05 Sep How do NFL stars stack up against soccer’s fastest?
September is always a big month in the calendar for fans of American Football as NFL franchises from every corner of the US return to the field.
Indeed, it’s a fantastic time for fans of both NFL and soccer, as the two sports overlap for the following four months.
Of course, there are obvious polar differences to each code. But, like most physical contact sports, success largely depends on speed and endurance. Who has the capacity to run the quickest, for longer?
It’s important to note that NFL athletes are built for short, sharp bursts of explosive periods of play. While elite soccer stars’ physiques are primed for longer bouts of high-intensity action.
However, there are still crossover metrics that are important to both sports.
Paris Saint Germain ace Kylian Mbappe is arguably one of the fastest soccer stars on the planet. His 38kmph max speed against Monaco during the 2018/19 campaign was breath-taking.
In comparison, the quickest max speed recorded in the NFL was by Jacksonville Jaguars running back, Leonard Fournette, at 35.49kmph.
😳 Pure. Speed. 😳@_fournette goes 9⃣0⃣ – yes, NINETY – yards for the touchdown and the @Jaguars WIN!#JAXvsPIT | #WinToday pic.twitter.com/vZFFdhFLW1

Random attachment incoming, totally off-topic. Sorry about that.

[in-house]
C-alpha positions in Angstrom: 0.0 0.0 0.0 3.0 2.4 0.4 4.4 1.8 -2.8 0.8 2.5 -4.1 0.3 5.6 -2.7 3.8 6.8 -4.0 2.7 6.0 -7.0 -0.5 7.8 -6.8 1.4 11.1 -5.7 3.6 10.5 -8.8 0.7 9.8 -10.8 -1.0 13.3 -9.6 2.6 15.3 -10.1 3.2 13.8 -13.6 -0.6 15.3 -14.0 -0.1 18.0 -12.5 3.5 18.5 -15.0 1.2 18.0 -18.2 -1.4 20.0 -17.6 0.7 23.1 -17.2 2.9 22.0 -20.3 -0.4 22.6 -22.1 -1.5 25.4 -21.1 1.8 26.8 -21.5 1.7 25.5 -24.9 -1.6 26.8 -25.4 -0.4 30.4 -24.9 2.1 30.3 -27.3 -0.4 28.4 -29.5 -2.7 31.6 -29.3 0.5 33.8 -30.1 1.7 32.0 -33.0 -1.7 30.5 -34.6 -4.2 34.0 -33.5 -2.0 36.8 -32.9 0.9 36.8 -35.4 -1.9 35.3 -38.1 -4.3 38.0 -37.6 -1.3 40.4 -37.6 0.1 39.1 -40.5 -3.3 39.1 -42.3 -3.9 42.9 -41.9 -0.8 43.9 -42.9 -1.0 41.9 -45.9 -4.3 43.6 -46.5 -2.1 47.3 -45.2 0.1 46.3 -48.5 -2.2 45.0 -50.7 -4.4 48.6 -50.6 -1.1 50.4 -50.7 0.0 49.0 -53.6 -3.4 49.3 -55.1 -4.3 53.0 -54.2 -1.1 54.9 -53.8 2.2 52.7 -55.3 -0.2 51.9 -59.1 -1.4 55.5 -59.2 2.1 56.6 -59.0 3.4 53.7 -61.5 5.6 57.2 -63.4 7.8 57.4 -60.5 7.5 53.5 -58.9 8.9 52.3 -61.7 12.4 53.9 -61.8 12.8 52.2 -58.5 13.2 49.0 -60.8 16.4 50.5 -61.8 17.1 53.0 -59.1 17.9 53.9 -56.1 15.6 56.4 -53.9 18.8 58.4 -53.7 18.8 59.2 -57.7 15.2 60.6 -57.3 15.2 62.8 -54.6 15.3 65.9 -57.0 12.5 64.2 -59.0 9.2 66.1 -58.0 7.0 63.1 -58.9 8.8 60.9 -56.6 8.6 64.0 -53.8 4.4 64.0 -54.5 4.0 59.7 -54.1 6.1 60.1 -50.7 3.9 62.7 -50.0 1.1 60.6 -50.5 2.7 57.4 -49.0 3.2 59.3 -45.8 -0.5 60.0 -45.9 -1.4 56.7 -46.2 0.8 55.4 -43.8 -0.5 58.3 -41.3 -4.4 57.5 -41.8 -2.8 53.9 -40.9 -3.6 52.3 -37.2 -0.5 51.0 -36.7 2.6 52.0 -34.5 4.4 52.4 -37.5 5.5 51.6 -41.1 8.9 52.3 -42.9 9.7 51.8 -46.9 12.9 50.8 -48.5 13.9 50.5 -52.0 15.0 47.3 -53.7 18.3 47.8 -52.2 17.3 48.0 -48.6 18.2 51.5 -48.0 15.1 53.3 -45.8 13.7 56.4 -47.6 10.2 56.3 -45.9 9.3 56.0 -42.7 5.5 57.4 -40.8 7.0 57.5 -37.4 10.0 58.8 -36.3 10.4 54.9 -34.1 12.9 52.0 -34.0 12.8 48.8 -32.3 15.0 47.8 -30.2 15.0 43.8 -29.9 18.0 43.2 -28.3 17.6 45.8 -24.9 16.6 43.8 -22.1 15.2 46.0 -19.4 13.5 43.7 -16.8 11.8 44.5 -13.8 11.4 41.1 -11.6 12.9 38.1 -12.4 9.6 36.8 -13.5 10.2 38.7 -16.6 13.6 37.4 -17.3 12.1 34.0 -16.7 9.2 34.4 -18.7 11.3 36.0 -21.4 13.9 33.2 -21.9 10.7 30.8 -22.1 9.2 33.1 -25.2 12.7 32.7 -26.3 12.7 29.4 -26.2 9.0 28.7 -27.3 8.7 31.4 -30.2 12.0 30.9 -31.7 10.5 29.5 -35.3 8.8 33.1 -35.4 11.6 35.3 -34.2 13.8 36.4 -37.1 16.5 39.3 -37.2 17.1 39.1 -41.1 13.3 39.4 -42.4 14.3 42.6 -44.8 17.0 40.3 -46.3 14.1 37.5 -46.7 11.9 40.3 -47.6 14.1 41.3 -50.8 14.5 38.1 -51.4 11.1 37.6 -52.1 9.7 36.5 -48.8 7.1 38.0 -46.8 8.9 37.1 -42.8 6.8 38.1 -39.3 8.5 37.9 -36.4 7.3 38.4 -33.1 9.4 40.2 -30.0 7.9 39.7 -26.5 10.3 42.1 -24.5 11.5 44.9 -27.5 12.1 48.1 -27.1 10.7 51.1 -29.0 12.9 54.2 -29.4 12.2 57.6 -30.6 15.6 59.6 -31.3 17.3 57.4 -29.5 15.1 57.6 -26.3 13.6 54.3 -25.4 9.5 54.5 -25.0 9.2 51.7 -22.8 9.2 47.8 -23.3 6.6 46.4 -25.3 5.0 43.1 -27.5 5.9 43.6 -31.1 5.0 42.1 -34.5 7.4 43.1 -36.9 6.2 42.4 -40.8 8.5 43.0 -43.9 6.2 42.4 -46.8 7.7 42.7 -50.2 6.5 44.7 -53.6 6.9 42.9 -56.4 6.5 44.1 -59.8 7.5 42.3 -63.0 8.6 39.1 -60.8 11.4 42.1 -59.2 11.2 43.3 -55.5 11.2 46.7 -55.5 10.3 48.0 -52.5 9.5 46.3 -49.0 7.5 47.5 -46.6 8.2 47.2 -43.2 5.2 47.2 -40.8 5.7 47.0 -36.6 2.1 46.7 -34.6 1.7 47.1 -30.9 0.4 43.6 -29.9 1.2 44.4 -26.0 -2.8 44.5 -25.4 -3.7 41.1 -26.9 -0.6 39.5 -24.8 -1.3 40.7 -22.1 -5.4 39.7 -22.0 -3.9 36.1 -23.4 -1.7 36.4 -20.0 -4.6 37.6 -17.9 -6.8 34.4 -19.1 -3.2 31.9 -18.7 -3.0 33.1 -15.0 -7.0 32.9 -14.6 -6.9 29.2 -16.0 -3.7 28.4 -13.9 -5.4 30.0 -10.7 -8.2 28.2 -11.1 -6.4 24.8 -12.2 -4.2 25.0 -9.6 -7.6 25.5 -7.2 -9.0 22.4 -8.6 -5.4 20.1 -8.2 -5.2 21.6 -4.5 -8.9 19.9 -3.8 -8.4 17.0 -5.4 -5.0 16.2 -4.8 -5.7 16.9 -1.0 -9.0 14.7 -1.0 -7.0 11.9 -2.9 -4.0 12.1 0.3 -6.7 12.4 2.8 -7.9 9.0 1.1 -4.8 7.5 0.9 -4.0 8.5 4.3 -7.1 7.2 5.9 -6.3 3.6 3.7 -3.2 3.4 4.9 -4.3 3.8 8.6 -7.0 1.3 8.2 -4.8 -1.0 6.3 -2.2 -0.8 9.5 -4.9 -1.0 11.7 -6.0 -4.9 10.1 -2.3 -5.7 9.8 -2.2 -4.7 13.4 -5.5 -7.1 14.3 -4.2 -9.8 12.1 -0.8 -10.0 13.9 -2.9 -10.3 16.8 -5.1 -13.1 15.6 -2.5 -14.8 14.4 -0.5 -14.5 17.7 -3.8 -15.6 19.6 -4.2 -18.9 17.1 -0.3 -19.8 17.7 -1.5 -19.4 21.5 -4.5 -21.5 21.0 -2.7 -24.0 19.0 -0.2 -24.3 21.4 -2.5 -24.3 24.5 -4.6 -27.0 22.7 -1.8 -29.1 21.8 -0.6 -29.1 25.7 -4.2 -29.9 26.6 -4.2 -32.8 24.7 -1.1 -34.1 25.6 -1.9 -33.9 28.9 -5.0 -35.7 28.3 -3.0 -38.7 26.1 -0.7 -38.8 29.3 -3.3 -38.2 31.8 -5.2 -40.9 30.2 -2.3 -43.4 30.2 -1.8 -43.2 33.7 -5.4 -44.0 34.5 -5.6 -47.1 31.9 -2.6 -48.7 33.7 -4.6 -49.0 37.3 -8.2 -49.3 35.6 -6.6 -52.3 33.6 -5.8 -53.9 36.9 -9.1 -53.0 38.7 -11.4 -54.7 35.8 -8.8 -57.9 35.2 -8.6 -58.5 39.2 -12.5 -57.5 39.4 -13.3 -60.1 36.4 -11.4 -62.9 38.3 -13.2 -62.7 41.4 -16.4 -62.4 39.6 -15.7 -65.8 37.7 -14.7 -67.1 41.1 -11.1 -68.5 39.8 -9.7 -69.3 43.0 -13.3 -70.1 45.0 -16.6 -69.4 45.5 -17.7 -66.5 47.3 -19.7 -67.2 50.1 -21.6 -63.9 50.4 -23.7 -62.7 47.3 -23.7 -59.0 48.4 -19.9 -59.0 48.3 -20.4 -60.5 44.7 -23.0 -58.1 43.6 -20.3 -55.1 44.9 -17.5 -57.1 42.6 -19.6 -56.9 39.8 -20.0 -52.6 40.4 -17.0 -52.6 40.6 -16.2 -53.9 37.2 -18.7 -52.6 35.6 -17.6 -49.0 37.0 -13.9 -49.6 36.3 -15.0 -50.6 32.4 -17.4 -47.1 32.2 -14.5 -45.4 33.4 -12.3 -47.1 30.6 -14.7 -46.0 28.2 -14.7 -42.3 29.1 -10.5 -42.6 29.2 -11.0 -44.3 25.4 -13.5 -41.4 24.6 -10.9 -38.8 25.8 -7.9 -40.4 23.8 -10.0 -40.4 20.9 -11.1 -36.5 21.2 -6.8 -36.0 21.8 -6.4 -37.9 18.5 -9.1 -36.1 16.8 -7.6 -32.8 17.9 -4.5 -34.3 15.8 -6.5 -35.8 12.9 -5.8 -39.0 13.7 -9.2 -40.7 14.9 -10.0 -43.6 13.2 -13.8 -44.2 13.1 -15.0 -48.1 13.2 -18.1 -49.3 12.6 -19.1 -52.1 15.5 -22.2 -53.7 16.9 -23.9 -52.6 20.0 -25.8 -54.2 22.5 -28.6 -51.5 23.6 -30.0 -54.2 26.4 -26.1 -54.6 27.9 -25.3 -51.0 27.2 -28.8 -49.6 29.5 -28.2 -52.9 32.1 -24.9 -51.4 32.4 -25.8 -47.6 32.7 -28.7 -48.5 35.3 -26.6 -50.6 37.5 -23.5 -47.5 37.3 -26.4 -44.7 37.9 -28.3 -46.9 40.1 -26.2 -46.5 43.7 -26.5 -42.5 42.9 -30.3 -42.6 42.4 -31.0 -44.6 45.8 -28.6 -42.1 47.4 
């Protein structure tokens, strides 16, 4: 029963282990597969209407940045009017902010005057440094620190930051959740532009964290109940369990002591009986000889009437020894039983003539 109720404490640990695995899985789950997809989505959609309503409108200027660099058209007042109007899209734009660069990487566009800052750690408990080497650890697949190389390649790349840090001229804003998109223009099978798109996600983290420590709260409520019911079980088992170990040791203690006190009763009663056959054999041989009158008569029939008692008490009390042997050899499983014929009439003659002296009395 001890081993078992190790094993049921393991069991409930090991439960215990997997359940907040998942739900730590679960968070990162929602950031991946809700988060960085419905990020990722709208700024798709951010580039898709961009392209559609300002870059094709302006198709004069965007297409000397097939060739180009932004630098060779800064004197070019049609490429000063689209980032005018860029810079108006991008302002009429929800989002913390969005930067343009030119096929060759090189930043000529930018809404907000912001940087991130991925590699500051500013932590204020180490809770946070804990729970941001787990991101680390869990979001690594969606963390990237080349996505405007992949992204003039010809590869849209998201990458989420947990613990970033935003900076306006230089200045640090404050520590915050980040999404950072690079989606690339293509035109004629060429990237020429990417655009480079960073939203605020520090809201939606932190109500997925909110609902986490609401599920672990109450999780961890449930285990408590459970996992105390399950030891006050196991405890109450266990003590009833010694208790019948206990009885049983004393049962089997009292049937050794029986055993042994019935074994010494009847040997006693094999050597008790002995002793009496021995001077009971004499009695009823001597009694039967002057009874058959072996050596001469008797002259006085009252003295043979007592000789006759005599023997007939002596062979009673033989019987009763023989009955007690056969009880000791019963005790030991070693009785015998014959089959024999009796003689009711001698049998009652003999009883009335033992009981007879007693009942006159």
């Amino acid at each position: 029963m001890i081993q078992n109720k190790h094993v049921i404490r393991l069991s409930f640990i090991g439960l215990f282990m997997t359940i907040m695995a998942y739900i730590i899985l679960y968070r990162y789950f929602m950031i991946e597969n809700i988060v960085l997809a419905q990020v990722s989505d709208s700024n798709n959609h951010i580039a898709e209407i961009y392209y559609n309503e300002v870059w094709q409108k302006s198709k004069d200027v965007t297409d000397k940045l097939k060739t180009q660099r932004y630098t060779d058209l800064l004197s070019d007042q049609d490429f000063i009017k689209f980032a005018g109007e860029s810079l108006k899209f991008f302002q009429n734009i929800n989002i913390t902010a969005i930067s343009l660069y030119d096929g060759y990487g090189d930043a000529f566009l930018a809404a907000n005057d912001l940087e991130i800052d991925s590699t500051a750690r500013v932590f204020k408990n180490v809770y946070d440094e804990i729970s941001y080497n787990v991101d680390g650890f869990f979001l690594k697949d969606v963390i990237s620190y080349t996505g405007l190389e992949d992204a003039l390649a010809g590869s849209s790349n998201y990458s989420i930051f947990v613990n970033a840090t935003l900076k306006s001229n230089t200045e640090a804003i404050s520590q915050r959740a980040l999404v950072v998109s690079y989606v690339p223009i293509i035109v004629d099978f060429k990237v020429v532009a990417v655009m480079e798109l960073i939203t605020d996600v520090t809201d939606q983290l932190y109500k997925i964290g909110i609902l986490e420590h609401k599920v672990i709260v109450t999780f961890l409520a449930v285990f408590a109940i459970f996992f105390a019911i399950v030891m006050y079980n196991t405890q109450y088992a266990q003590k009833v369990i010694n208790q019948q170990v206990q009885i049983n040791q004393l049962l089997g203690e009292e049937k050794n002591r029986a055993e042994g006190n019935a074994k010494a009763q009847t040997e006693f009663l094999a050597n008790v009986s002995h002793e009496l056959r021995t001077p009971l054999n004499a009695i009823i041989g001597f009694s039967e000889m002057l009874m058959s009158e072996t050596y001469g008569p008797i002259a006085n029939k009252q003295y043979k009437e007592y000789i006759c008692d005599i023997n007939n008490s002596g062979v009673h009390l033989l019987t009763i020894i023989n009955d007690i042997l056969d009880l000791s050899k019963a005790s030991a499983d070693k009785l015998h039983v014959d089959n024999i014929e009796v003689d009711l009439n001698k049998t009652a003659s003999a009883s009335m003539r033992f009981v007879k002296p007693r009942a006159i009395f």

— NFL UK (@NFLUK) October 8, 2017
While Fournette was carrying the ball, and Mbappe was dribbling it at his feet, the obvious caveat in the max speed differential here is that the NFL RB was wearing 11-19 pounds of protective gear.
This is a slightly more difficult metric to measure. A running back or wide receivers rush attempts could conceivably be compared to the number of sprints a soccer player does during a match.
STATsports clients Carolina Panthers’ prodigy Christian McCaffrey managed 219 rushes during 16 games during the 2018 NFL season for a total of 1,098 yards – an average of about 14 per game.
However, on the soccer end of things, Raheem Sterling, for example hit an average of 51 sprints per game for Manchester City during last year’s Champions League. Again, there are obvious caveats here in that soccer’s flowing style contrasts with NFL’s stop-start nature.
Total Distance Covered
The least comparable of any of the most important metrics is total distance. On average a Premier League player will cover between 9-11 km per game.
In the NFL, a wide receiver or corner back will run on average just over 2 km per game. However, that’s understandable when you consider that the average NFL game includes only 11 minutes of actual playing time.
As mentioned previously, both sports are wildly different and the only true comparison that can be made is arguably on max speeds. But even that has weighted caveats.
NFL is a sport based on speed and power, while soccer counts on speed and high-intensity endurance. That said, both sports are phenomenal to watch at the highest levels.
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